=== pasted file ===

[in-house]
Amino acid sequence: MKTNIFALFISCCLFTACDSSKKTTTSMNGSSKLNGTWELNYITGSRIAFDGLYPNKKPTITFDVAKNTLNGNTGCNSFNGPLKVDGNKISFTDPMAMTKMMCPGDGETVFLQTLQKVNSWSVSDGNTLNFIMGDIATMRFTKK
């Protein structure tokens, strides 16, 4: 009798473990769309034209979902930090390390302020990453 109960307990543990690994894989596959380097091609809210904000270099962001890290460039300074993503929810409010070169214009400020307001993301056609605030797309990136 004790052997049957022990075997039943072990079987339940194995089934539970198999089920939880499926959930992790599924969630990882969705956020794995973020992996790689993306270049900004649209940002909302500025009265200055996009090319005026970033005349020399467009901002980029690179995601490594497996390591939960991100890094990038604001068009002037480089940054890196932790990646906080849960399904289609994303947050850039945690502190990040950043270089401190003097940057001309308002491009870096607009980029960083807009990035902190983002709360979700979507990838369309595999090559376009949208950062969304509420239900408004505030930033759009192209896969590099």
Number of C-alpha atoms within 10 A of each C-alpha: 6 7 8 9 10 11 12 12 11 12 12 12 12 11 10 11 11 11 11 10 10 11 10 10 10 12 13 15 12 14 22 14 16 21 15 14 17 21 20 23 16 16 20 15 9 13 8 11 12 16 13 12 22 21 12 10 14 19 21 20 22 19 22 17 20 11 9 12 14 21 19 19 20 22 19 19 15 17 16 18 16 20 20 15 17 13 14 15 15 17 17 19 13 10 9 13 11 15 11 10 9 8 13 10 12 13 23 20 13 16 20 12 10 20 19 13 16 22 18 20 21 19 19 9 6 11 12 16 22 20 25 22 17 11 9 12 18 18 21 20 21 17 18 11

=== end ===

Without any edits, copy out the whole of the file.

[in-house]
Amino acid sequence: MKTNIFALFISCCLFTACDSSKKTTTSMNGSSKLNGTWELNYITGSRIAFDGLYPNKKPTITFDVAKNTLNGNTGCNSFNGPLKVDGNKISFTDPMAMTKMMCPGDGETVFLQTLQKVNSWSVSDGNTLNFIMGDIATMRFTKK
């Protein structure tokens, strides 16, 4: 009798473990769309034209979902930090390390302020990453 109960307990543990690994894989596959380097091609809210904000270099962001890290460039300074993503929810409010070169214009400020307001993301056609605030797309990136 004790052997049957022990075997039943072990079987339940194995089934539970198999089920939880499926959930992790599924969630990882969705956020794995973020992996790689993306270049900004649209940002909302500025009265200055996009090319005026970033005349020399467009901002980029690179995601490594497996390591939960991100890094990038604001068009002037480089940054890196932790990646906080849960399904289609994303947050850039945690502190990040950043270089401190003097940057001309308002491009870096607009980029960083807009990035902190983002709360979700979507990838369309595999090559376009949208950062969304509420239900408004505030930033759009192209896969590099």
Number of C-alpha atoms within 10 A of each C-alpha: 6 7 8 9 10 11 12 12 11 12 12 12 12 11 10 11 11 11 11 10 10 11 10 10 10 12 13 15 12 14 22 14 16 21 15 14 17 21 20 23 16 16 20 15 9 13 8 11 12 16 13 12 22 21 12 10 14 19 21 20 22 19 22 17 20 11 9 12 14 21 19 19 20 22 19 19 15 17 16 18 16 20 20 15 17 13 14 15 15 17 17 19 13 10 9 13 11 15 11 10 9 8 13 10 12 13 23 20 13 16 20 12 10 20 19 13 16 22 18 20 21 19 19 9 6 11 12 16 22 20 25 22 17 11 9 12 18 18 21 20 21 17 18 11